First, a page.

United Continental Holdings Inc (NYSE: UAL)

United Continental Holdings, Inc., together with its subsidiaries, provides air transportation services in North America, the Asia-Pacific, Europe, the Middle East, Africa, and Latin America. It transports people and cargo through its mainline operations, which use jet aircraft with at least 118 seats, and its regional operations. As of December 31, 2014, the company operated a fleet of 1,257 aircraft. It also sells fuel; and provides maintenance, ground handling, and catering services for third parties. The company was formerly known as UAL Corporation and changed its name to United Continental Holdings, Inc. in October 2010. United Continental Holdings, Inc. was founded in 1934 and is headquartered in Chicago, Illinois.

Take a look at the 1-year chart of United (NYSE: UAL) below with added notations:

1-year chart of United (NYSE: UAL)

After selling off from January into June, UAL started trading sideways over the following few months. While in the sideways move, the stock has formed a key pair of price levels that are worth watching. UAL has a resistance at $60 (red) and a $50 support (green). At some point one of those levels will have to break.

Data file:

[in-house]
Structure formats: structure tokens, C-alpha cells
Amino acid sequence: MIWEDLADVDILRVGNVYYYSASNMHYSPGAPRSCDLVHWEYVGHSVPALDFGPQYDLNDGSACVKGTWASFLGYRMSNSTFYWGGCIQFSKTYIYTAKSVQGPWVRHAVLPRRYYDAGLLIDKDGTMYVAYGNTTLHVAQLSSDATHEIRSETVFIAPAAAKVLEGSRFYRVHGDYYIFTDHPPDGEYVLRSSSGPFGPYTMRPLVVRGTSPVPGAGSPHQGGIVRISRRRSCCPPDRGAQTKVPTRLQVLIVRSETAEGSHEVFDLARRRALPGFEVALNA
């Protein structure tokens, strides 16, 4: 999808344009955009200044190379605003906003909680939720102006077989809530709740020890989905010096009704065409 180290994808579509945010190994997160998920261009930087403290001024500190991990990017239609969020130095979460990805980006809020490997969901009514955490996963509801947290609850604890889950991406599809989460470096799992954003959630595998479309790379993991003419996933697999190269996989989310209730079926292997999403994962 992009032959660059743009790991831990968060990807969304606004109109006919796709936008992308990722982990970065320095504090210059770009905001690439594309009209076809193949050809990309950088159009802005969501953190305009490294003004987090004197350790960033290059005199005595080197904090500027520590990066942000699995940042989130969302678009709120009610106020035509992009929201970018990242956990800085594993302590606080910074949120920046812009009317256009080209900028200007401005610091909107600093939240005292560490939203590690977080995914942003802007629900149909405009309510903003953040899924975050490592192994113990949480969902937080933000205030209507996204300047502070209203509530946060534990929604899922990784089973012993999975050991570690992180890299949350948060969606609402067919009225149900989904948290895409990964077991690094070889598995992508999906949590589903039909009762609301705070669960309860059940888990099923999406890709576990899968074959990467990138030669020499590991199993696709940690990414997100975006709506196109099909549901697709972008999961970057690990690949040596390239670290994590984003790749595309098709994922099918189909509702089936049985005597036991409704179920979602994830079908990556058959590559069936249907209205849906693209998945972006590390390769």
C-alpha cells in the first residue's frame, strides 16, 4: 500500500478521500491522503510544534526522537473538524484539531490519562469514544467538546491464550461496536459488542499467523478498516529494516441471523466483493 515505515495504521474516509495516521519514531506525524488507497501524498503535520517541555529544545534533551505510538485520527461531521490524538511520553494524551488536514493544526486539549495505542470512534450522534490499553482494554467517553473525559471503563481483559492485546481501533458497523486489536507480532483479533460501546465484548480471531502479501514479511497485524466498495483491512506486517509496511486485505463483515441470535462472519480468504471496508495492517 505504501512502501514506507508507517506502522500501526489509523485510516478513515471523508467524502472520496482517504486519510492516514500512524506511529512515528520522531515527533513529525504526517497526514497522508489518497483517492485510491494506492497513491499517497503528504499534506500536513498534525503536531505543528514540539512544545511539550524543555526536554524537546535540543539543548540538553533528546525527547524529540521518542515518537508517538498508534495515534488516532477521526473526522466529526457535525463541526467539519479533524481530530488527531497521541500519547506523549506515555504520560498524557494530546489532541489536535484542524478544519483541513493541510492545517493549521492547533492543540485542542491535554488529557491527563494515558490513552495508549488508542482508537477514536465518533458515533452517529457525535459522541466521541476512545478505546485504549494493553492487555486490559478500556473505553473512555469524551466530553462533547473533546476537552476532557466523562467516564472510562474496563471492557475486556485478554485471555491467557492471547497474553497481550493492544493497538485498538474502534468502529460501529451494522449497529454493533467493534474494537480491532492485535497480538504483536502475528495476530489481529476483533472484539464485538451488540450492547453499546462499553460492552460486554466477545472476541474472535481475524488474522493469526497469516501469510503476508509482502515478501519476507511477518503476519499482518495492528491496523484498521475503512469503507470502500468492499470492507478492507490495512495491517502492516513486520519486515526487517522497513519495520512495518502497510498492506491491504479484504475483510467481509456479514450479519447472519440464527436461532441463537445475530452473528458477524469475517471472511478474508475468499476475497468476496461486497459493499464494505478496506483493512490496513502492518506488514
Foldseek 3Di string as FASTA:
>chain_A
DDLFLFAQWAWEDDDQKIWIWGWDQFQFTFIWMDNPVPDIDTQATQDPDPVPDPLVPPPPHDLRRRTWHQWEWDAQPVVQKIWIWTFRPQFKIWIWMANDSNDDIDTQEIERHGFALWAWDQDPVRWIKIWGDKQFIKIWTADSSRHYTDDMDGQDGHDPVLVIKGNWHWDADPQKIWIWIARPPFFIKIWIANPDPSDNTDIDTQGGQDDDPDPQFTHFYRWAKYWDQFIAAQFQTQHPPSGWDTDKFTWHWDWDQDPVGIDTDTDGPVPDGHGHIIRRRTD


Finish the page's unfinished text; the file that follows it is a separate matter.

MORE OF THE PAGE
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The Tale of the Tape: UAL is trading inside a trading range. The possible long positions on the stock would be either on a pullback to $50 or on a breakout above $60. The ideal short opportunity would be on a break below $50.

Before making any trading decision, decide which side of the trade you believe gives you the highest probability of success. Do you prefer the short side of the market, long side, or do you want to be in the market at all? If you haven’t thought about it, review the overall indices themselves. For example, take a look at the S&P 500. Is it trending higher or lower? Has it recently broken through a key resistance or support level? Making these decisions ahead of time will help you decide which side of the trade you believe gives you the best opportunities.

No matter what your strategy or when you decide to enter, always remember to use protective stops and you’ll be around for the next trade. Capital preservation is always key!

Good luck!

Christian Tharp, CMT

Follow me on Twitter: @cmtstockcoach